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Move on: Injury should not be an excuse for long-term inactivity.

Move on: Injury should not be an excuse for long-term inactivity.

How much rest is too much?

How much rest is too much?

From the time we are born, we have to work against gravity, starting from learning to sit up, crawl and then eventually, one fine day, walk as well. It is our ability to gradually adapt to the environment we are in that keeps making us stronger. This prepares us better to handle the physical challenges we have to face in the future.

Move on: Injury should not be an excuse for long-term inactivity.

Instead of using this beautiful gift of adaptation as our platform, however, almost all of us take a very conservative approach when there is an injury to our muscles, ligaments, bones and joints. Based on either “expert" advice or our own logical thinking, we stop moving completely. Rest seems the obvious thing to do. The logic is to “unload" the affected joint or body part for a particular period. It’s a good approach for a small time period. However, if the period or duration of inactivity is too long, it is not good for the body. If rested, in effect unloaded, for too long, this duration has a counterproductive effect. Recent medical research backs up this statement.

Prolonged rest produces adverse changes to tissue biomechanics and morphology, which weaken them to a point where they are not capable of supporting the body even for regular life chores.

In a paper, Mechanotherapy: How Physical Therapists’ Prescription of Exercise Promotes Tissue Repair, in the 2009 edition of British Journal of Sports Medicine, Prof. Karim Khan, centre for hip health and mobility and department of family practice, University of British Columbia, Canada, confirms that “mechanotransduction" is an ongoing physiological process in the human body, just like respiration and circulation, where cells sense and respond to mechanical loads. In the absence of activity (load), the mechanotransduction signal is weak, so connective tissue is lost (eg, osteoporosis) or muscle mass is lost.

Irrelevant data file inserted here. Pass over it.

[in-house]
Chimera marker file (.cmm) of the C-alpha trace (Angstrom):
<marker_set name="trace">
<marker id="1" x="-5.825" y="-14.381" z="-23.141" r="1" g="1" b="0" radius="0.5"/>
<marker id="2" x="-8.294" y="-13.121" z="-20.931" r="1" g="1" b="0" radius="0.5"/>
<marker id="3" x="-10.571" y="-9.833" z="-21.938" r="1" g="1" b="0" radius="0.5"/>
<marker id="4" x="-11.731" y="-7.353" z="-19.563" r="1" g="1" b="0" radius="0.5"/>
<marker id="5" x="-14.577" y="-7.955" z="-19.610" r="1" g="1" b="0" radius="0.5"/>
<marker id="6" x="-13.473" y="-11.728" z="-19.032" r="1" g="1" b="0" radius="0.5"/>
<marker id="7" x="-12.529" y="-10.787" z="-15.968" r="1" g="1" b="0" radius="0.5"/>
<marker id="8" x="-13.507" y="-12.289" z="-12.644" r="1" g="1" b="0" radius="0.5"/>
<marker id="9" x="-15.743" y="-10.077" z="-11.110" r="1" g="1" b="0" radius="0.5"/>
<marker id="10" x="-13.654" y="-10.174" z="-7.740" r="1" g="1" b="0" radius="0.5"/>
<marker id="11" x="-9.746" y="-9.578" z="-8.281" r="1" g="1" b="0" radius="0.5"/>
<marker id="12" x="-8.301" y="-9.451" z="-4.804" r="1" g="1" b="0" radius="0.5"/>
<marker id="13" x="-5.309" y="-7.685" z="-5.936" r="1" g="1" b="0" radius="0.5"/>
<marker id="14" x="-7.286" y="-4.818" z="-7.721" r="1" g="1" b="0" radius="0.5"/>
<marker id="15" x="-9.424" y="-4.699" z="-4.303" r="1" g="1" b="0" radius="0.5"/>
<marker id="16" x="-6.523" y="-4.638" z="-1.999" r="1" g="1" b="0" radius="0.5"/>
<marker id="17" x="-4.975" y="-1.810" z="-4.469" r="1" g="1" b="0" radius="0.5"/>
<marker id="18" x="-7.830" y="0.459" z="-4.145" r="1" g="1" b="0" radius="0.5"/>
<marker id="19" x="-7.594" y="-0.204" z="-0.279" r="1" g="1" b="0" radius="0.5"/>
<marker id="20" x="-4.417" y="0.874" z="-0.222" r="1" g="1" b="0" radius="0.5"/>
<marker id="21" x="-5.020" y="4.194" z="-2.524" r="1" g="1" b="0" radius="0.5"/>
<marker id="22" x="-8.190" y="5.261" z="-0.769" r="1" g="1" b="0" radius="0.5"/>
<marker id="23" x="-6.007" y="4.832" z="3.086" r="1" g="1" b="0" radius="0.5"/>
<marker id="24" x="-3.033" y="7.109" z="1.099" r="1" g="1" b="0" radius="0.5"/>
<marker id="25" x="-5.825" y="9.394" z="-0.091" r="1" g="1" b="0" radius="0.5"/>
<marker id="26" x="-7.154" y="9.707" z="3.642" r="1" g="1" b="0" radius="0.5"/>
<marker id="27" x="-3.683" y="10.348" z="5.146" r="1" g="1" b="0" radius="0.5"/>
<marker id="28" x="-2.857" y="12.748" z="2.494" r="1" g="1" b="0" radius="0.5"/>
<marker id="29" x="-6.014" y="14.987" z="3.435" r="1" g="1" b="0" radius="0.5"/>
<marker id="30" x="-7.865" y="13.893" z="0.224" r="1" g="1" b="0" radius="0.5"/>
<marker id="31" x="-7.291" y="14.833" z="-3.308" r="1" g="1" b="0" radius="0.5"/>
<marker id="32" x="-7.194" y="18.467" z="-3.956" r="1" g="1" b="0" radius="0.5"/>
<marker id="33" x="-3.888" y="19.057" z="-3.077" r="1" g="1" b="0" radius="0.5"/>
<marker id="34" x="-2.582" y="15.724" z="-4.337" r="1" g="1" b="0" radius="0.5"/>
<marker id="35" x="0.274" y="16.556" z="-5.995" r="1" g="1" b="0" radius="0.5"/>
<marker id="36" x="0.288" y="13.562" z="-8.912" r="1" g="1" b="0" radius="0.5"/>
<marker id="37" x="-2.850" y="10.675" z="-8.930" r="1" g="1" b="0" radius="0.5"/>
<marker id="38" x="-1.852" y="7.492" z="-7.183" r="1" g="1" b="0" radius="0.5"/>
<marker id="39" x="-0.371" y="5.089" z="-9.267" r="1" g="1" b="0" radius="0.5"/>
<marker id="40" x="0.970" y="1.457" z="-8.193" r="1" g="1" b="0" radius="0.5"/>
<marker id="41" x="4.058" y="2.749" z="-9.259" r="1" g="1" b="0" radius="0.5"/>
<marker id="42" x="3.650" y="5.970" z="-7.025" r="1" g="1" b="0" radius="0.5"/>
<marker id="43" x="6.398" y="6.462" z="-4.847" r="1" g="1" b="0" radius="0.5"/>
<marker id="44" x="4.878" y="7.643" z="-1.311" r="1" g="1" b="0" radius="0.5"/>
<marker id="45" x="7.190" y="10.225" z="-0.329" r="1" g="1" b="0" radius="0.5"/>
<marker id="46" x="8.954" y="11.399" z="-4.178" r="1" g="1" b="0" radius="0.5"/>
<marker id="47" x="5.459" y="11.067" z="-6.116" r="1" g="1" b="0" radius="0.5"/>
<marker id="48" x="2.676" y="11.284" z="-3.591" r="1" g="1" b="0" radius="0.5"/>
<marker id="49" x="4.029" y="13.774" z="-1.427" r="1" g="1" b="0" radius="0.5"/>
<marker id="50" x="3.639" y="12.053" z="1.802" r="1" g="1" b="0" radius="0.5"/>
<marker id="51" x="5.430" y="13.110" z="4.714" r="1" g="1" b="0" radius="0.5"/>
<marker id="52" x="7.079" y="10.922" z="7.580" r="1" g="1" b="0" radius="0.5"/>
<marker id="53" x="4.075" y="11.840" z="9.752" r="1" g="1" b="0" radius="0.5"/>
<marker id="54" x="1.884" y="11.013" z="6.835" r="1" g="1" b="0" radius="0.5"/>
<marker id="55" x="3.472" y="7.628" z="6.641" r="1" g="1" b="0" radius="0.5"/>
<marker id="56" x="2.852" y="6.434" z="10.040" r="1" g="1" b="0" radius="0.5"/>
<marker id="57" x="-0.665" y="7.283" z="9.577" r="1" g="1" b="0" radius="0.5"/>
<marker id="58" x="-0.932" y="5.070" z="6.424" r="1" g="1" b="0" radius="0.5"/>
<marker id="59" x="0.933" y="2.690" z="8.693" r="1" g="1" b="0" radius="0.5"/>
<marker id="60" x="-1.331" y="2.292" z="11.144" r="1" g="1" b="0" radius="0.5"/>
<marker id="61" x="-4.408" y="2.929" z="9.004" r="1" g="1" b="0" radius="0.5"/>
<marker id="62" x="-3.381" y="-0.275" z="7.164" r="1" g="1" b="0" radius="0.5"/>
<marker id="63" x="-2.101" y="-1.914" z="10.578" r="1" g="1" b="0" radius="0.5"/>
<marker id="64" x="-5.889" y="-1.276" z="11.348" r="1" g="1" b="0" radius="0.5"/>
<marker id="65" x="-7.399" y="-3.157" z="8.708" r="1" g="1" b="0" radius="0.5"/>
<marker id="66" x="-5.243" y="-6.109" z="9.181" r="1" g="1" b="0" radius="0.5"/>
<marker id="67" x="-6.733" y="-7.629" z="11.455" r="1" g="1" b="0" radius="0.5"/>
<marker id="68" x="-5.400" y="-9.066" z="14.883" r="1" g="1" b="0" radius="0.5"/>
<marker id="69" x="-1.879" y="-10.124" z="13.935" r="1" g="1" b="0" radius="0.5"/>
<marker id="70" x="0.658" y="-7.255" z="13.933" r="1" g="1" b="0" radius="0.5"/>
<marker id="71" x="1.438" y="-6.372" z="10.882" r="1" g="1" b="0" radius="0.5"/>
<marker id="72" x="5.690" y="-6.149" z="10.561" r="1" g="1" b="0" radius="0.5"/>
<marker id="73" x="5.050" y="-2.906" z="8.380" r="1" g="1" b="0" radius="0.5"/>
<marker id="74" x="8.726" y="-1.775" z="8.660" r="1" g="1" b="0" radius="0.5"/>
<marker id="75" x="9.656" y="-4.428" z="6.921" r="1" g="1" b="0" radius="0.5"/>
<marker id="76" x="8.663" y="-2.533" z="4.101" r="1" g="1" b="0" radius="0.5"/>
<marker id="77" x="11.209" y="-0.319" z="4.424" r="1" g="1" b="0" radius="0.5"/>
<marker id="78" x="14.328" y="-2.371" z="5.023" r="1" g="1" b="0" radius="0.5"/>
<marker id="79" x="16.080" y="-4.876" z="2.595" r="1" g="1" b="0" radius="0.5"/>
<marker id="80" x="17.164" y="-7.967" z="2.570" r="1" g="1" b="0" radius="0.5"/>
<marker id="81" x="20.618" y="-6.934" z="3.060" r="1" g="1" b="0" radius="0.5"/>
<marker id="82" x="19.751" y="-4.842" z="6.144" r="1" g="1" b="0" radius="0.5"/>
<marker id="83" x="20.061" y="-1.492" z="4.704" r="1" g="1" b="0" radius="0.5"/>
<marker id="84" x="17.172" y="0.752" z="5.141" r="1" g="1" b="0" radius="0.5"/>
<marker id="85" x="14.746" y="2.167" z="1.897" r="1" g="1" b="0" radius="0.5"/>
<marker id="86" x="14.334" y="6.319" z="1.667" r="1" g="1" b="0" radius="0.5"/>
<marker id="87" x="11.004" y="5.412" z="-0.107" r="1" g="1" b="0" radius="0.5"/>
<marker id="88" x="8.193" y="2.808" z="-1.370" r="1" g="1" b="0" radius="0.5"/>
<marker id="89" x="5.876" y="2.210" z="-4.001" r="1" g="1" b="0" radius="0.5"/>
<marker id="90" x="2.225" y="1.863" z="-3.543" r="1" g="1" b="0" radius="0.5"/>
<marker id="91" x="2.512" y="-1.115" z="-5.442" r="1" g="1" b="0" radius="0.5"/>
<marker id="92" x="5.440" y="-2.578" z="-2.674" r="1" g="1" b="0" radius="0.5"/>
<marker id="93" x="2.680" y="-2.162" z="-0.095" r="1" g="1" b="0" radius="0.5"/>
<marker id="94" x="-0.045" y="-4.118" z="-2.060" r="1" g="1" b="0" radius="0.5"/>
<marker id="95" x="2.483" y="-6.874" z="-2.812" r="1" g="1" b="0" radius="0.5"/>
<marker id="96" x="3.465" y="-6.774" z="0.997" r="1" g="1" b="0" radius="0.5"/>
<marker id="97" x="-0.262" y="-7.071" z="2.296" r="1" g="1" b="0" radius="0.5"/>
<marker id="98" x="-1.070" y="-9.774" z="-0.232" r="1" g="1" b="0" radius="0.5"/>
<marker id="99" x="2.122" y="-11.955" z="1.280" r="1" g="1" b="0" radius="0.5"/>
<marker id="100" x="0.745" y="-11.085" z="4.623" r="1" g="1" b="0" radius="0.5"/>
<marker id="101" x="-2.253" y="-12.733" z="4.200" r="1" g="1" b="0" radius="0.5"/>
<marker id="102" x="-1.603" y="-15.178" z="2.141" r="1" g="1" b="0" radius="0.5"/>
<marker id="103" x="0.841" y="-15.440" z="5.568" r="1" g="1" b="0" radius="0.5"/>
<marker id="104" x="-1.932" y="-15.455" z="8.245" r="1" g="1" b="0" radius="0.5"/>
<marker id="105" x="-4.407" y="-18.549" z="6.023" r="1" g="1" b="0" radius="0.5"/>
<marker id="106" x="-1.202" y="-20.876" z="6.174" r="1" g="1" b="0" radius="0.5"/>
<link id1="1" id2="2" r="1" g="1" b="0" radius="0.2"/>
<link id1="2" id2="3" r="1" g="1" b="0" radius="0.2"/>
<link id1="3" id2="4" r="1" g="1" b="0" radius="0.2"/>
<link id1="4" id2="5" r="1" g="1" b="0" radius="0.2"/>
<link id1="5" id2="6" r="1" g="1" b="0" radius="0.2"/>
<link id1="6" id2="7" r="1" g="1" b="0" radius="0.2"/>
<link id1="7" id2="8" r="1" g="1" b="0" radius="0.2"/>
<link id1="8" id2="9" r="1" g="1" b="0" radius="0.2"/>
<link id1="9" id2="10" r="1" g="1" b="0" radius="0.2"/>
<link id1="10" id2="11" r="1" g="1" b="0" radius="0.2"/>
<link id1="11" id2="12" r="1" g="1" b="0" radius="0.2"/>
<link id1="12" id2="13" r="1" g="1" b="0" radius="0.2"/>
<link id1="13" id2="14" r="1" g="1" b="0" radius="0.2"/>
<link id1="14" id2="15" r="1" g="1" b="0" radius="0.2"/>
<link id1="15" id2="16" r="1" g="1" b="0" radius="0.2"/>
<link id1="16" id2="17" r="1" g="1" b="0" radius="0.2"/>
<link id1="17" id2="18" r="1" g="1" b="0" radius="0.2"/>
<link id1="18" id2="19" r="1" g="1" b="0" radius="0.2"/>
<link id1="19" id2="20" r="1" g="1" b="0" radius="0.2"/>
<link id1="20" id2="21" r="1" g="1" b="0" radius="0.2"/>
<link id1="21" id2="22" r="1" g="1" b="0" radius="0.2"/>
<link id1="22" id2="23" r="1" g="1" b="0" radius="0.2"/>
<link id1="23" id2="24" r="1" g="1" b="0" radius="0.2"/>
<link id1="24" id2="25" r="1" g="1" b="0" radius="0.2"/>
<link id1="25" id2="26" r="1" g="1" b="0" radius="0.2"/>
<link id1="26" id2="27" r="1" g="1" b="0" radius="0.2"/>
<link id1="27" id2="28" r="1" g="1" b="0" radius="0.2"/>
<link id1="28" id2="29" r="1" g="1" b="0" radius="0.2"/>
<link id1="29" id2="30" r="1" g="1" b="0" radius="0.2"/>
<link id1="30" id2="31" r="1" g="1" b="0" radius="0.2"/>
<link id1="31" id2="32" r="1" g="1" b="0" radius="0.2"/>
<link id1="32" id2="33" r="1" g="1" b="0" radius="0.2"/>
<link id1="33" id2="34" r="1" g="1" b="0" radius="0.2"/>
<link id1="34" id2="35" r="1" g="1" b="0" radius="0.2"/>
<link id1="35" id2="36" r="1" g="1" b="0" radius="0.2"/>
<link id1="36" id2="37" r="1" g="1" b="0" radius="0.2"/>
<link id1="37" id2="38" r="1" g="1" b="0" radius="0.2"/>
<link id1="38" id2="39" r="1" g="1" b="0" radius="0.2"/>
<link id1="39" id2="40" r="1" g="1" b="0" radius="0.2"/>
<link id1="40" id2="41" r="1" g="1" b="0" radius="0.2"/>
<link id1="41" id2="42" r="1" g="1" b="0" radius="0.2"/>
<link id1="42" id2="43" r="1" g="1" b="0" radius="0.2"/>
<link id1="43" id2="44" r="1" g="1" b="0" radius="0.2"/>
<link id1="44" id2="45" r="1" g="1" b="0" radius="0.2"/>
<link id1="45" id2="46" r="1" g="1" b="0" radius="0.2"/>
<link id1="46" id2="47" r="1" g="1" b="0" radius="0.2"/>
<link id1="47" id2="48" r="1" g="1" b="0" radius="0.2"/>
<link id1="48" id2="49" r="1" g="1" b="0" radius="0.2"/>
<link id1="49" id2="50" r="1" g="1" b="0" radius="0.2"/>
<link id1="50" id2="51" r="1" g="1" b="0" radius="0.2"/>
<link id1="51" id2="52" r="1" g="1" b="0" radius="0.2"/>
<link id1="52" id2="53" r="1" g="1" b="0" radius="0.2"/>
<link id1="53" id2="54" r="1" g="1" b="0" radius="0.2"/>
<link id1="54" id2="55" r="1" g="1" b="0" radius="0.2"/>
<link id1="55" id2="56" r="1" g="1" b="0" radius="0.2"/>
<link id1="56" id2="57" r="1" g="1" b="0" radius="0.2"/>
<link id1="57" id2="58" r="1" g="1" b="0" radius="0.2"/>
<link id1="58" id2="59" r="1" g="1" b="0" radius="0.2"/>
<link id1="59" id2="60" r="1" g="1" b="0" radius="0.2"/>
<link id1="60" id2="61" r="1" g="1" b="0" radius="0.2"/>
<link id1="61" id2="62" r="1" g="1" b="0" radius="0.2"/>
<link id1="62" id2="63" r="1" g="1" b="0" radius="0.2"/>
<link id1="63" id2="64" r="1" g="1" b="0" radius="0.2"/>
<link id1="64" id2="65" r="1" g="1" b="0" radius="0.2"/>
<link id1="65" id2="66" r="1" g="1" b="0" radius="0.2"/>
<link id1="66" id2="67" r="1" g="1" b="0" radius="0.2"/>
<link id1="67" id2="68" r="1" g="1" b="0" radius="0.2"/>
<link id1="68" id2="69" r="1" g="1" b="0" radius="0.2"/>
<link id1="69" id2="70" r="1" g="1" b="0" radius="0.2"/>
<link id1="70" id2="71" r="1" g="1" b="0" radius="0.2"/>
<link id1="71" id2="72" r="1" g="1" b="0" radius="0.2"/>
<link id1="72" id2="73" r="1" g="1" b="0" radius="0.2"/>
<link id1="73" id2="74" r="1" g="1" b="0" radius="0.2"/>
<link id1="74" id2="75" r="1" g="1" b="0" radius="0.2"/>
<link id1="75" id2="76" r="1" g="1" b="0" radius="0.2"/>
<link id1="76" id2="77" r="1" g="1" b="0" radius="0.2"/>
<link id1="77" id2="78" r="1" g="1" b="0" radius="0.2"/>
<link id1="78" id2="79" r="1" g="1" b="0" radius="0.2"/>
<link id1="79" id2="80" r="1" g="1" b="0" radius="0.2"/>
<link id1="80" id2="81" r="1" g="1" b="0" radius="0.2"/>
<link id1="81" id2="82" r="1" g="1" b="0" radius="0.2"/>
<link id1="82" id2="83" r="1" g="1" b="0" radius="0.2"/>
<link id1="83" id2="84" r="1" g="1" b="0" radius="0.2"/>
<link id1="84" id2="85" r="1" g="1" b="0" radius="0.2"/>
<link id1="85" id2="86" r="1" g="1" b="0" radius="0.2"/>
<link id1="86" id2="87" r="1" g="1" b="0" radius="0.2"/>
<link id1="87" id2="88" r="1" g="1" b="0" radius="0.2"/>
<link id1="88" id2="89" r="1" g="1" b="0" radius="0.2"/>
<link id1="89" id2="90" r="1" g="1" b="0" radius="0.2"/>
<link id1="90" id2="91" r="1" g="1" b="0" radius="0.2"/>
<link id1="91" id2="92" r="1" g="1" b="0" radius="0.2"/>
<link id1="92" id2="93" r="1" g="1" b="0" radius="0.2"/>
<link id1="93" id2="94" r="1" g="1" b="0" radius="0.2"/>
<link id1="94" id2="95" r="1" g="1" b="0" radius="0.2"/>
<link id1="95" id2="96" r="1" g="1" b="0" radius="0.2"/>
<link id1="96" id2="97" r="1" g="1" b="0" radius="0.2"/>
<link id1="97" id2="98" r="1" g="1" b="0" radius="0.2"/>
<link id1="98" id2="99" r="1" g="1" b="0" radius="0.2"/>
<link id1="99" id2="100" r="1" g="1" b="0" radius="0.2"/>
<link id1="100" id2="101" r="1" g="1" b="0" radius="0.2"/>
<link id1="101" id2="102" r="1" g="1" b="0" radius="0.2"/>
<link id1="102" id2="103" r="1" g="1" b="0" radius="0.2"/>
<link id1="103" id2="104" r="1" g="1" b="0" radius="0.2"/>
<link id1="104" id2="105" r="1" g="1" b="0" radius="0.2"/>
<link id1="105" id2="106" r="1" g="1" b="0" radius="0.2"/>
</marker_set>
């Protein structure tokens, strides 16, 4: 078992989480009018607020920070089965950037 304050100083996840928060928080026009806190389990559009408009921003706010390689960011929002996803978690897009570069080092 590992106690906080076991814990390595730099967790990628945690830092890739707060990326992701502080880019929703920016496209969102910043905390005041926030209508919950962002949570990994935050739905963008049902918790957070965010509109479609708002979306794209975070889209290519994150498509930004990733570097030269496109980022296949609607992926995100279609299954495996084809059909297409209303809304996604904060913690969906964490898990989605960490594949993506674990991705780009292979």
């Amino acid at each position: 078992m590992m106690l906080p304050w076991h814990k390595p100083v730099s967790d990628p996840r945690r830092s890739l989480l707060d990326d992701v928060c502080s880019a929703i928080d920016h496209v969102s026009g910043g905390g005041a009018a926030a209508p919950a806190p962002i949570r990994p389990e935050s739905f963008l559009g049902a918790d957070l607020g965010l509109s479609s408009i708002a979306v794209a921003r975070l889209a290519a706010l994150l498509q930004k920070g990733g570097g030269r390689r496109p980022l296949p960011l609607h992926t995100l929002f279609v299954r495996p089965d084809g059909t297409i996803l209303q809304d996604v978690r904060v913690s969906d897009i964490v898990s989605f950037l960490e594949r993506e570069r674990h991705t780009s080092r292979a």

Not surprisingly, Prof. Khan found that mechano- transduction is not being taught as an important biological principle in physiotherapy or medical programmes. Progressive mechanical loading, or gradually increasing the workload on a healing muscle or bone, is the ideal approach to injury rehabilitation, as suggested by C. M. Bleakley, research associate, Health and Rehabilitation Sciences Research Institute, University of Ulster, UK, in a September editorial in the British Journal of Sports Medicine. The trick is finding “optimal loading", the correct balance between loading and unloading (rest), to aid in the quick healing of tissues.

As Bleakley suggests in the editorial, optimal loading means replacing rest with a balanced and incremental rehabilitation programme where early activity encourages early recovery. Injuries vary, so there is no single one-size-fits-all strategy or dosage for this. Only a qualified doctor or physiotherapist can tailor the rehabilitation exercise programme.

So if you are 30 years old and suffering from lower back pain, just rest is not enough. Once the pain starts abating, an exercise-programme to strengthen the lower back is a must—else the lower back will heal, but will be weaker than before, and susceptible to more frequent injuries that might become lifetime companions.

Rajat Chauhan is an ultra marathon runner and a doctor specializing in sports and exercise medicine and musculoskeletal medicine, and founder of Back 2 Fitness.

Write to Rajat at treadmill@livemint.com

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